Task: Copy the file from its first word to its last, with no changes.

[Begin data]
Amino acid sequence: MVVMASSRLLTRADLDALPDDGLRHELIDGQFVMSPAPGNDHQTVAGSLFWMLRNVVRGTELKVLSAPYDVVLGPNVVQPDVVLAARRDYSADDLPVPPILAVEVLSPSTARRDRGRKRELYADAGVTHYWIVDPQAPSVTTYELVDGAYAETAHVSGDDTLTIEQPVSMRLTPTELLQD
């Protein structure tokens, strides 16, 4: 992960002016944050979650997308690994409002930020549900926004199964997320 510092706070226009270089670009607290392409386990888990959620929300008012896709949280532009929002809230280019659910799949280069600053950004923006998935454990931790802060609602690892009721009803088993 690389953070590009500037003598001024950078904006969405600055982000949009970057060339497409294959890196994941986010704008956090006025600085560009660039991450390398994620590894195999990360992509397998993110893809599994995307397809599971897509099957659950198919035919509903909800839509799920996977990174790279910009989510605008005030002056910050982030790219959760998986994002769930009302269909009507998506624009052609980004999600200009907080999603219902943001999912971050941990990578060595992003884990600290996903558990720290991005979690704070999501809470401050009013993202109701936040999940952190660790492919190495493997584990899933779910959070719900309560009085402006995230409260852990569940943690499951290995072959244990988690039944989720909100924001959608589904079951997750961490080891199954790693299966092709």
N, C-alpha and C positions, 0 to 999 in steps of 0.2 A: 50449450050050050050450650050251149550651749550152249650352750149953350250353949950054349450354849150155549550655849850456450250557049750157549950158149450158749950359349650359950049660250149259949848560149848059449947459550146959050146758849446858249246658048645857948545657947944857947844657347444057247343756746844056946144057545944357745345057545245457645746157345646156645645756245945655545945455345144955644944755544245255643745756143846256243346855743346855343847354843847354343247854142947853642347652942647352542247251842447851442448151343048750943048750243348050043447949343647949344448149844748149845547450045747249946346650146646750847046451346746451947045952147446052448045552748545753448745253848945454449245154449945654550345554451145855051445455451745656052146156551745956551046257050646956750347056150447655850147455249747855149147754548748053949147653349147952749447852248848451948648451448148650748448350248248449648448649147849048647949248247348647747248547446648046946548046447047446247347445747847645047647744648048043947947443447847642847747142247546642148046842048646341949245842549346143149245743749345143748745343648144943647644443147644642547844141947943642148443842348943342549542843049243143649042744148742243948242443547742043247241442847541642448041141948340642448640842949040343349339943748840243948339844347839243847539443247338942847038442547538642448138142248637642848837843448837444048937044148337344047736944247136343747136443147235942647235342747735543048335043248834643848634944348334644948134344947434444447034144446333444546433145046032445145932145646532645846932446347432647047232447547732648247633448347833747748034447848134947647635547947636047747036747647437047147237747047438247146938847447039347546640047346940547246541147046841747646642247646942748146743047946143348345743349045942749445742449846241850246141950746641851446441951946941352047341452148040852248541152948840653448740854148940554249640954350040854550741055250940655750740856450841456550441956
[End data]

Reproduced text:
Amino acid sequence: MVVMASSRLLTRADLDALPDDGLRHELIDGQFVMSPAPGNDHQTVAGSLFWMLRNVVRGTELKVLSAPYDVVLGPNVVQPDVVLAARRDYSADDLPVPPILAVEVLSPSTARRDRGRKRELYADAGVTHYWIVDPQAPSVTTYELVDGAYAETAHVSGDDTLTIEQPVSMRLTPTELLQD
């Protein structure tokens, strides 16, 4: 992960002016944050979650997308690994409002930020549900926004199964997320 510092706070226009270089670009607290392409386990888990959620929300008012896709949280532009929002809230280019659910799949280069600053950004923006998935454990931790802060609602690892009721009803088993 690389953070590009500037003598001024950078904006969405600055982000949009970057060339497409294959890196994941986010704008956090006025600085560009660039991450390398994620590894195999990360992509397998993110893809599994995307397809599971897509099957659950198919035919509903909800839509799920996977990174790279910009989510605008005030002056910050982030790219959760998986994002769930009302269909009507998506624009052609980004999600200009907080999603219902943001999912971050941990990578060595992003884990600290996903558990720290991005979690704070999501809470401050009013993202109701936040999940952190660790492919190495493997584990899933779910959070719900309560009085402006995230409260852990569940943690499951290995072959244990988690039944989720909100924001959608589904079951997750961490080891199954790693299966092709």
N, C-alpha and C positions, 0 to 999 in steps of 0.2 A: 50449450050050050050450650050251149550651749550152249650352750149953350250353949950054349450354849150155549550655849850456450250557049750157549950158149450158749950359349650359950049660250149259949848560149848059449947459550146959050146758849446858249246658048645857948545657947944857947844657347444057247343756746844056946144057545944357745345057545245457645746157345646156645645756245945655545945455345144955644944755544245255643745756143846256243346855743346855343847354843847354343247854142947853642347652942647352542247251842447851442448151343048750943048750243348050043447949343647949344448149844748149845547450045747249946346650146646750847046451346746451947045952147446052448045552748545753448745253848945454449245154449945654550345554451145855051445455451745656052146156551745956551046257050646956750347056150447655850147455249747855149147754548748053949147653349147952749447852248848451948648451448148650748448350248248449648448649147849048647949248247348647747248547446648046946548046447047446247347445747847645047647744648048043947947443447847642847747142247546642148046842048646341949245842549346143149245743749345143748745343648144943647644443147644642547844141947943642148443842348943342549542843049243143649042744148742243948242443547742043247241442847541642448041141948340642448640842949040343349339943748840243948339844347839243847539443247338942847038442547538642448138142248637642848837843448837444048937044148337344047736944247136343747136443147235942647235342747735543048335043248834643848634944348334644948134344947434444447034144446333444546433145046032445145932145646532645846932446347432647047232447547732648247633448347833747748034447848134947647635547947636047747036747647437047147237747047438247146938847447039347546640047346940547246541147046841747646642247646942748146743047946143348345743349045942749445742449846241850246141950746641851446441951946941352047341452148040852248541152948840653448740854148940554249640954350040854550741055250940655750740856450841456550441956